Rand-stretching Holiday

How to have a grand time in New York — despite the weak rand

Andy Davis shares tips to help you take a big bite out of the Big Apple while travelling on a budget

10 June 2018 - 00:00 By Andy Davis
High Line Park is a popular park built on the elevated train tracks above 10th Ave in New York City.
High Line Park is a popular park built on the elevated train tracks above 10th Ave in New York City.
Image: 123RF/jovannig

The first thing you need to know is that - like a silent retreat in Vegas or a dirty weekend in Tibet - exploring New York on a nickle and dime is an oxymoron.

New York is a city that is cleverly designed to extract your loot. So prepare yourself to leave more money in New York than you expected to. But have fun doing it.


Ride the geopolitical tide - check for specials on Turkish and Ethiopian or Qatar Airways which, thanks to a regional blockade, has some great deals. Sure, you will spend more time flying around the Arabian Peninsula, but you'll be on a new plane, with in-flight wifi and unlimited movies - on a ticket that only cost R7,000 return.


Don't skimp on the hotel. When you arrive, you're going to be tired and perhaps a little broken. Splurge on a comfortable spot in the city for your first night. Check for specials on Tripadvisor, Booking.com or the infinitely nicer and more upmarket MrandMrsSmith.

We found a really nice room in the Flatiron district in a newly refurbished hotel called the Freehand for about R1,850. The room was classy and comfortable and we got a complimentary cocktail by booking through MrandMrsSmith, which I bartered for a $20 artisanal Japanese weiss beer. New York is full of wonders.

Once rested and filled with excitement, foist yourself on your mates working hard to make real the American dream and make up a bed in their tiny Brooklyn studio apartment. Or surf Airbnb for more affordable digs (and save your friend-favours for meal tickets.)


There's something to be said for throwing yourself headlong into New York's diverse fast-food offerings, from small delis and diners to standards such as Nathan's Famous or Gray's Papaya - for the quintessential hot dog - that certainly won't break the bank.

You could work through Guy Fieri's list of Diners, Drive-Ins and Dives, but many of them are not actually dives when it comes to squaring up after the meal.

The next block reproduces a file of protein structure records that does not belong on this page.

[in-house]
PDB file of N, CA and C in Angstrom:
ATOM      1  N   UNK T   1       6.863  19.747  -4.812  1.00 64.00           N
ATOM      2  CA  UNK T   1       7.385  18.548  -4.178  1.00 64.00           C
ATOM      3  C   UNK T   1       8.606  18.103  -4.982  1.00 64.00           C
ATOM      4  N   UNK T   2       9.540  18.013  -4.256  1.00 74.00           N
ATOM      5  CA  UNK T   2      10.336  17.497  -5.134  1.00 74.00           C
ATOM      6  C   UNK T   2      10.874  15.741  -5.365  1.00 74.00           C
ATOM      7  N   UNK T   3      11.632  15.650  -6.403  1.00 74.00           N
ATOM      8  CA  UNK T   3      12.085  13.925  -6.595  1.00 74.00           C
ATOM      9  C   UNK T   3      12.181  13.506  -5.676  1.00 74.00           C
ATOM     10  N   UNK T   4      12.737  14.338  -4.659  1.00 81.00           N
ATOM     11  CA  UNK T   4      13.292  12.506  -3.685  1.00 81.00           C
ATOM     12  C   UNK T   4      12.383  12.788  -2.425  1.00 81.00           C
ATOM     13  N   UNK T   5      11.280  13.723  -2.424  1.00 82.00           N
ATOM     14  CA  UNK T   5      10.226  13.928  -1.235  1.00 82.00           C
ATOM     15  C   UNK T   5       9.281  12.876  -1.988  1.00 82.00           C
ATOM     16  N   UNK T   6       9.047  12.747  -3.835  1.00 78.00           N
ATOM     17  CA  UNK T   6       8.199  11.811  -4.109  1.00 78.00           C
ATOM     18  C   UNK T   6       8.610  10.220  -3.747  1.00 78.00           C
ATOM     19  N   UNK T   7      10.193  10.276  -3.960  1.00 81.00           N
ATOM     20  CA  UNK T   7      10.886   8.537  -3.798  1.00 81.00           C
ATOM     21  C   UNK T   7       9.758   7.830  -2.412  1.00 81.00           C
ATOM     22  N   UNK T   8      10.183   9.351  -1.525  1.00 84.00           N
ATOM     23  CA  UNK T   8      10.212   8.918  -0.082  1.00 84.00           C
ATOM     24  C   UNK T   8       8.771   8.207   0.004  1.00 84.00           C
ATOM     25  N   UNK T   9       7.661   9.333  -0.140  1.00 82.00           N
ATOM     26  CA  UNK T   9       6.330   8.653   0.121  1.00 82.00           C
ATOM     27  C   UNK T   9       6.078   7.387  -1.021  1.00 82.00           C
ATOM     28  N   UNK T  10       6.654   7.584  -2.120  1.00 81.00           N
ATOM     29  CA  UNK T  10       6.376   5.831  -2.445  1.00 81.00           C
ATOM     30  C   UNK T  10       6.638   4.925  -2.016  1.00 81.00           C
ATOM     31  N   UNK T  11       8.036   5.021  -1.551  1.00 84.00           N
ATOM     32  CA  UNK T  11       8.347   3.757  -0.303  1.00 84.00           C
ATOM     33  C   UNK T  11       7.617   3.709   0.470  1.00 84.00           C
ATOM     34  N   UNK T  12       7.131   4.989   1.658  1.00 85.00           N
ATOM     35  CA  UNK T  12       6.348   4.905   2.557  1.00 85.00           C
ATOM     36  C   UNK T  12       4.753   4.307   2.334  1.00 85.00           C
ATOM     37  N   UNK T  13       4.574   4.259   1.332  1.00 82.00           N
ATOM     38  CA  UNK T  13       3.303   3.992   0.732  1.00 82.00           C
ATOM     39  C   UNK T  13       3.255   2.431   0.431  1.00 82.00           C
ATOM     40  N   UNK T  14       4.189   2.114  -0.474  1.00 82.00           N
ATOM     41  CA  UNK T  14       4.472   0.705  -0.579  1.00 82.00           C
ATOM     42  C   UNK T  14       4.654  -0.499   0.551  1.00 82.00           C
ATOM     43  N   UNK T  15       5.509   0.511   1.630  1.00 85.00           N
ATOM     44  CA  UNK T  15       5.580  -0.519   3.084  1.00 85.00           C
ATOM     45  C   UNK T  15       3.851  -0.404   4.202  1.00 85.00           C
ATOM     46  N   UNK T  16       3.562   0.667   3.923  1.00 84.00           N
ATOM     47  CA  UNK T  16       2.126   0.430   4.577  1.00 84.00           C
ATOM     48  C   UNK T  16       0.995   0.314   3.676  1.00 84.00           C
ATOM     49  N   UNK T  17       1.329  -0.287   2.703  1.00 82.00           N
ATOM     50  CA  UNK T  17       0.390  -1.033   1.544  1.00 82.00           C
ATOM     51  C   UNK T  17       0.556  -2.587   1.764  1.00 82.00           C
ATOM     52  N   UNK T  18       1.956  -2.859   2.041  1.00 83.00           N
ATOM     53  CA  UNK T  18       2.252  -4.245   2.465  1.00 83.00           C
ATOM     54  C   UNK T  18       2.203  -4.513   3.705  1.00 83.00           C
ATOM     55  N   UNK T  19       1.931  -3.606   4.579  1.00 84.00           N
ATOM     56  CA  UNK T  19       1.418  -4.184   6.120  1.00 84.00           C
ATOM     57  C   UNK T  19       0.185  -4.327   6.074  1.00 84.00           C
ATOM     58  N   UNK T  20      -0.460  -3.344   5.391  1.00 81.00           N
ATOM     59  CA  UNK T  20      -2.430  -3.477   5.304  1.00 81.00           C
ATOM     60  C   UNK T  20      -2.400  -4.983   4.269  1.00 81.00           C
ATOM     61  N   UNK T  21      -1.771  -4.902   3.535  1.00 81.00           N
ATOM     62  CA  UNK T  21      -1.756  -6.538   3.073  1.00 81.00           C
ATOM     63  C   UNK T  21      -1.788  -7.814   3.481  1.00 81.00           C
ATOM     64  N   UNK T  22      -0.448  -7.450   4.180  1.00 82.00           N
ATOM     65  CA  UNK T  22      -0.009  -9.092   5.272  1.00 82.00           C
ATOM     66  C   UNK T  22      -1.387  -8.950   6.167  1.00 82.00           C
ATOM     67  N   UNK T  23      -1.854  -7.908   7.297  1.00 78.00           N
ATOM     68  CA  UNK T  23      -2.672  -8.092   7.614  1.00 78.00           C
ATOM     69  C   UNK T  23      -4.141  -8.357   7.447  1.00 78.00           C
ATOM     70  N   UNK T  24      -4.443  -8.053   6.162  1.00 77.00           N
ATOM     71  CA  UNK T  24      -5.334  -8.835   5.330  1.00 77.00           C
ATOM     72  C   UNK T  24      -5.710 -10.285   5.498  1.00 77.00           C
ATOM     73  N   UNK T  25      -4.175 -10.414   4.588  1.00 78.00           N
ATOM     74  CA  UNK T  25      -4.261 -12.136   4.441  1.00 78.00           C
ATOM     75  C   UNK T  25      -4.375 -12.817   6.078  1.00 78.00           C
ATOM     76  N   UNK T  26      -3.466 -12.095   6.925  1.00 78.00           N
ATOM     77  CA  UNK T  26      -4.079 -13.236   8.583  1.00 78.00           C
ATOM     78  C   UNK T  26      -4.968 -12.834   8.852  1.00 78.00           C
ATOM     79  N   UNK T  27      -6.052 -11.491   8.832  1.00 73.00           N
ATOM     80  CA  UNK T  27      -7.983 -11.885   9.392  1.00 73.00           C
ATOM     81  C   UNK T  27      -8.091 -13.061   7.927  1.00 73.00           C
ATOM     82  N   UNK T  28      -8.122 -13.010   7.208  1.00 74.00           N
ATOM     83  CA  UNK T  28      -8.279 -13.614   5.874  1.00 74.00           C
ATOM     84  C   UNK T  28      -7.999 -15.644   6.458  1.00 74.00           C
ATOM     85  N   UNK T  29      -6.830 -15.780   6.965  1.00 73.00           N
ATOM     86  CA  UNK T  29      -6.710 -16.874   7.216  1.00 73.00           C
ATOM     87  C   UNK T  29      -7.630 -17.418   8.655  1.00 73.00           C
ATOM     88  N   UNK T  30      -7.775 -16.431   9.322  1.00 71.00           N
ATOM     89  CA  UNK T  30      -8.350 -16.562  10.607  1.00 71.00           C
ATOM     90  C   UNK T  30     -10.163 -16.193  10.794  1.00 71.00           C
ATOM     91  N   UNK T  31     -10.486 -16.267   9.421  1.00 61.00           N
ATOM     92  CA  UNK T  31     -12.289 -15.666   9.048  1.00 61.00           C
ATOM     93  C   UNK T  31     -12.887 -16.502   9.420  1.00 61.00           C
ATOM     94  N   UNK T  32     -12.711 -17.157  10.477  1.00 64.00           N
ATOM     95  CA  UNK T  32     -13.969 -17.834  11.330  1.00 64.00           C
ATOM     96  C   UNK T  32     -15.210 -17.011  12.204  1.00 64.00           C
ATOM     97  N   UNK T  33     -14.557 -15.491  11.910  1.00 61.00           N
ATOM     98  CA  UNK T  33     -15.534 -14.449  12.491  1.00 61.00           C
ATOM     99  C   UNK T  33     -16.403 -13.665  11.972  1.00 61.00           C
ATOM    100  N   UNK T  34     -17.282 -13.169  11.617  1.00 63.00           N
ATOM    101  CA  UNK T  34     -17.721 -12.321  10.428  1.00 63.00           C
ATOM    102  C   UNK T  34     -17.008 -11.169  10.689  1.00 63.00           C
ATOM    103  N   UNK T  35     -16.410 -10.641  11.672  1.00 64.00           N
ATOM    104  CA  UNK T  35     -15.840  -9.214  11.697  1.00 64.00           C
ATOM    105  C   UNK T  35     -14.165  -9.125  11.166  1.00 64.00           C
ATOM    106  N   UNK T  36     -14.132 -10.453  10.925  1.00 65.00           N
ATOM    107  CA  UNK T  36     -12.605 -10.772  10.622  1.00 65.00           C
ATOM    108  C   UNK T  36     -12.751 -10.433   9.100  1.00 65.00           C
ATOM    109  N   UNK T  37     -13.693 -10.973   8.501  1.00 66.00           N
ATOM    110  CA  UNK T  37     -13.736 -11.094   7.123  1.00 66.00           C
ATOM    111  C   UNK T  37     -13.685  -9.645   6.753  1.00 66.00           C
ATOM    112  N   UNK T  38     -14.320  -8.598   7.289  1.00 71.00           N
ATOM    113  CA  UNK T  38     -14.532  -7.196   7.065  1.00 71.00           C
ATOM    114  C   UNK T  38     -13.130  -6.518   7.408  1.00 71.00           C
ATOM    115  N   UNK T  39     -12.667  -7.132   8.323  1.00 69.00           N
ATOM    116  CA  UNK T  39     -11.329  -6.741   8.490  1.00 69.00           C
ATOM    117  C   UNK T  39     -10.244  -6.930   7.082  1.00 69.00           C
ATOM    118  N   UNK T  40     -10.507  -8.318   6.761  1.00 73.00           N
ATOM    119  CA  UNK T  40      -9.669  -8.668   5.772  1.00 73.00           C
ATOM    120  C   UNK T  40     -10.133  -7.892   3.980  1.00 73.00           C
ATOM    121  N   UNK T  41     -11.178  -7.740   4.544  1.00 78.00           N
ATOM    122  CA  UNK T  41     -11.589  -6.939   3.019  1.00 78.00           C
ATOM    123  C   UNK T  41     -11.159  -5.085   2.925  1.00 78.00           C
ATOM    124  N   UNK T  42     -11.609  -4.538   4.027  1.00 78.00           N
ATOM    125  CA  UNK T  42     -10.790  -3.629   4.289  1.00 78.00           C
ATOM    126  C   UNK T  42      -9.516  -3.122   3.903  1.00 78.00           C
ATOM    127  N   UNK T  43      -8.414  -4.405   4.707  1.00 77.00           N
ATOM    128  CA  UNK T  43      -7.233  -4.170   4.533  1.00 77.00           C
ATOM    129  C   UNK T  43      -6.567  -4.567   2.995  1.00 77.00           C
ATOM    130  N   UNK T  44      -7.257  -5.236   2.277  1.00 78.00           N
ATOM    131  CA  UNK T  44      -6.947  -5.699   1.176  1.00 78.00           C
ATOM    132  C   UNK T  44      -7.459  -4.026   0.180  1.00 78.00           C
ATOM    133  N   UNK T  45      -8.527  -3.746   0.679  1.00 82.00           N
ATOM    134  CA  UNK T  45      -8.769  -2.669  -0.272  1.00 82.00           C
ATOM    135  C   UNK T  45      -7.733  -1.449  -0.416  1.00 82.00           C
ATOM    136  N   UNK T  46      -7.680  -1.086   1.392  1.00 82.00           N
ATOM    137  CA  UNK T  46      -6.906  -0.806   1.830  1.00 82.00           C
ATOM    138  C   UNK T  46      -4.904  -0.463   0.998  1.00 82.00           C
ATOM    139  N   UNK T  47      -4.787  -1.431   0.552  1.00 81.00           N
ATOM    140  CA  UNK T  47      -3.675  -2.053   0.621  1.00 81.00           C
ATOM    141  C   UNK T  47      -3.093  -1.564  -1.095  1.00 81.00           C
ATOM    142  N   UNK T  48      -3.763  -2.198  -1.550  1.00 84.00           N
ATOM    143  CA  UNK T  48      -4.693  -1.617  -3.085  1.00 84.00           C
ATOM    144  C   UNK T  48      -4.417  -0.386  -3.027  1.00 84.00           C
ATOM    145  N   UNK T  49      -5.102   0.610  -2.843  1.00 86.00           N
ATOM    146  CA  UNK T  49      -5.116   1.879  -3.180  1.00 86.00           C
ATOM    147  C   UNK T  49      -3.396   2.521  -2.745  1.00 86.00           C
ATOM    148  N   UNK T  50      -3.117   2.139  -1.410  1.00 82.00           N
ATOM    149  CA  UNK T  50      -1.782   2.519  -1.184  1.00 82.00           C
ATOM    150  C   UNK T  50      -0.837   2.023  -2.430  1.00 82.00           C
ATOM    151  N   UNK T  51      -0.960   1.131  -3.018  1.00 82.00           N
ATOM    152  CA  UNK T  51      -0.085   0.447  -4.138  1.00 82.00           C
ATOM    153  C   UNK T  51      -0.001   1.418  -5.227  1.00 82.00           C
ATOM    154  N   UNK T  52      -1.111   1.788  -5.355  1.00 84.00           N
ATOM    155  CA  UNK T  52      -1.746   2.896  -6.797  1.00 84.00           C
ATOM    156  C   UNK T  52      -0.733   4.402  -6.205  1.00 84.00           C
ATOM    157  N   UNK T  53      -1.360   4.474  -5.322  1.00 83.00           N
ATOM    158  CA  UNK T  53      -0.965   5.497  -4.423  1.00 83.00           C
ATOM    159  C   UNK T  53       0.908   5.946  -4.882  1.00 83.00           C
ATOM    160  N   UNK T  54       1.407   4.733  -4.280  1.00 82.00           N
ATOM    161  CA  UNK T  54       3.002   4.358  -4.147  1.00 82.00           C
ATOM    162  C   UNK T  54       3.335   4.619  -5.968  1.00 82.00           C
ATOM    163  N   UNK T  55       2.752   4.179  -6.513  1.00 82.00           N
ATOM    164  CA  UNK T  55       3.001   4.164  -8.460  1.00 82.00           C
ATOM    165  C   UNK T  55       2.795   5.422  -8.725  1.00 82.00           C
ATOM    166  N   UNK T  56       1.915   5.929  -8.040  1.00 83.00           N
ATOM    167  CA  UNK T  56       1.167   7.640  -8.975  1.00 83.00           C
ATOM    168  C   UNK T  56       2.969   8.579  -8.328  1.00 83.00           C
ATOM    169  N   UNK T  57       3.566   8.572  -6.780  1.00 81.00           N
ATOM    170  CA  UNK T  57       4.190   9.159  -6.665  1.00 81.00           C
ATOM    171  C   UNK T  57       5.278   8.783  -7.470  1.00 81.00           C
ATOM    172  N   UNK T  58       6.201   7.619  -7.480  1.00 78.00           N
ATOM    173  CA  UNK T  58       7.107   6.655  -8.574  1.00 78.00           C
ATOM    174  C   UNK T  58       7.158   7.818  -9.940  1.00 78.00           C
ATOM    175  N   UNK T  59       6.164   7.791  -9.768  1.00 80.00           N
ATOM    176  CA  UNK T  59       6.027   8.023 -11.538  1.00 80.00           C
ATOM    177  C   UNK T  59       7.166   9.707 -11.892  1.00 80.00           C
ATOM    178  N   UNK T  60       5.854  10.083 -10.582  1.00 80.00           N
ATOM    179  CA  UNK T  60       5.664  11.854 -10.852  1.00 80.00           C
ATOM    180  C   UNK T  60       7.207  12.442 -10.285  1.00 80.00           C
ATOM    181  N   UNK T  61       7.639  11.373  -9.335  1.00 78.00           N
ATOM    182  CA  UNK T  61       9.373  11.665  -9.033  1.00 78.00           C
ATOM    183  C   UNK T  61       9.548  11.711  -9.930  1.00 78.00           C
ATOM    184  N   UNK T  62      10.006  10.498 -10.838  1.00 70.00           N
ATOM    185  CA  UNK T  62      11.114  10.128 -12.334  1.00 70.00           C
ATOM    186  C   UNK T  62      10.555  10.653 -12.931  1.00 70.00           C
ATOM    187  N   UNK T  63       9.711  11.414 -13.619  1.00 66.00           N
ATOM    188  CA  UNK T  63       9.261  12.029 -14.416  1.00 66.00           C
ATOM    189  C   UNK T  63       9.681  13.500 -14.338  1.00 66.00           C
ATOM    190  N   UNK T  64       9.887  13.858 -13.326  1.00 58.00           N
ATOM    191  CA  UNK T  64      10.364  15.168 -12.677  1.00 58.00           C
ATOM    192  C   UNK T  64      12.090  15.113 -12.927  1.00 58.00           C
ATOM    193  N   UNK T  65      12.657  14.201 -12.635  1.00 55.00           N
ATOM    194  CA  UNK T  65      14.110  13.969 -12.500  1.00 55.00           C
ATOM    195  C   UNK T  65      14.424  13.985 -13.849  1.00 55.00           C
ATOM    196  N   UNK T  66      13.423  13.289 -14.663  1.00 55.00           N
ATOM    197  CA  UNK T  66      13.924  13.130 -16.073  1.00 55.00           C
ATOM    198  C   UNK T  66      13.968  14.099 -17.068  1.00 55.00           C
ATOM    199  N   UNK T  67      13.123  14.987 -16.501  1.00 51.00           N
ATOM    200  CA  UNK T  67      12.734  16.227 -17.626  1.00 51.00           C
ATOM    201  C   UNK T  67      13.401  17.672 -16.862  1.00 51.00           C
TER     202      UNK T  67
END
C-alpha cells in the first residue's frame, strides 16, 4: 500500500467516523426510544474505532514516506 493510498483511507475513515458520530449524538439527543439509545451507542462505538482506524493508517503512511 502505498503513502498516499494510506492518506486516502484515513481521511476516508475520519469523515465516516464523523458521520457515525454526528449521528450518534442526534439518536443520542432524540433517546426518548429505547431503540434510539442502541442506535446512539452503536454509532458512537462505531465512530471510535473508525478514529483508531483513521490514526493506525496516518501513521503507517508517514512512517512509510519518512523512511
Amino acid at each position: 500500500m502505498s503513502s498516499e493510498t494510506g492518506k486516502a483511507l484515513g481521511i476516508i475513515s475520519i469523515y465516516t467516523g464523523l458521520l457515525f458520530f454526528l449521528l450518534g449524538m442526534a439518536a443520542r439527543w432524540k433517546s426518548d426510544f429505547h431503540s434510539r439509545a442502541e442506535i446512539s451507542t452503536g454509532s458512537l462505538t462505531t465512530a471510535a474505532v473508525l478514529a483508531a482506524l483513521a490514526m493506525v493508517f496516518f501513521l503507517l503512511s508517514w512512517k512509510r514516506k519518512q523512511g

Laut, at Union Square, is the first Malaysian restaurant in New York to get a Michelin star. Better yet, they have a $12 set-menu lunch that's so good, you'll feel like you're pulling off a robbery.

Michelin-starred Malaysian restaurant, Laut, has a $12 set-menu lunch that's so good, you'll feel like you're pulling off a robbery

Another win was the half-price Japanese barbecue at Gyu-Kaku near Times Square. Get there early and enjoy happy hour half-price Asahi beers first.

The good thing about most NYC eateries is that there's so much competition, they have to be more than half-good to survive.

Possibly the best meal we had was at the Fairway in Red Hook, Brooklyn, an old warehousing district right on the water. To call Fairway a supermarket doesn't do it justice. But conceptually that's what it is, just bigger with an impeccable selection of produce. We picked up fresh bagels, cream cheese, lox and coffee (and consumed about $30 worth of free organic Irish, Alaskan and wild Nova Scotia lox samples ) amongst rows of olives, pickles, craft beer, organic toothpaste and miso, and took our plunder to a balcony looking out towards the Statue of Liberty and Bruce Springsteen's New Jersey.


Now for the entertainment. New York is a treasure chest of plundered loot.

Museums such as the Metropolitan, Guggenheim and the Natural History Museum can gobble up vast quantities of time and give your trip purpose as you fawn over Picasso, Lichtenstein, the stone bones of an old tyrannosaurus rex or stout King Henry IV's suit of armour.

They can also be done relatively cheaply with a City Pass that gives you 42% off New York's six top attractions, also including the Empire State Building, Top of the Rock, Ellis Island, the 9/11 Memorial and the Intrepid Sea, Air and Space Museum.

To get a good view of the Statue of Liberty and the city skyline, take the Staten Island Ferry, for mahala, on a round trip from Battery Park. Central Park is still free, as is lounging in the North Field or playing frisbee.

You could hire a bike from Citi Bike, for $3 a ride, but only for 30 minutes. There are several other, more conventional bike-rental places dotted around the massive park. Use Google: free wifi abounds.

The High Line, a 2km park built on an old elevated railroad, is another brilliant way to explore New York, soak up the architecture and marvel at the city's continually transforming urban spaces, all without spending a cent.


Getting around is easy on the subway. Taxi apps such as Uber and Lyft offer a carpool service, where you can share your ride with strangers going in a similar direction, for a greatly reduced fee. It's also a great way to meet oddball New Yorkers.

On your way in and out of JFK, you can't do better than Airtrain to Jamaica Hub and the Long Island Rail Road (LIRR) to Penn Station (50 minutes, $12).

Now put your savings towards a ticket for Springsteen on Broadway, which will cost about the same as your flight over.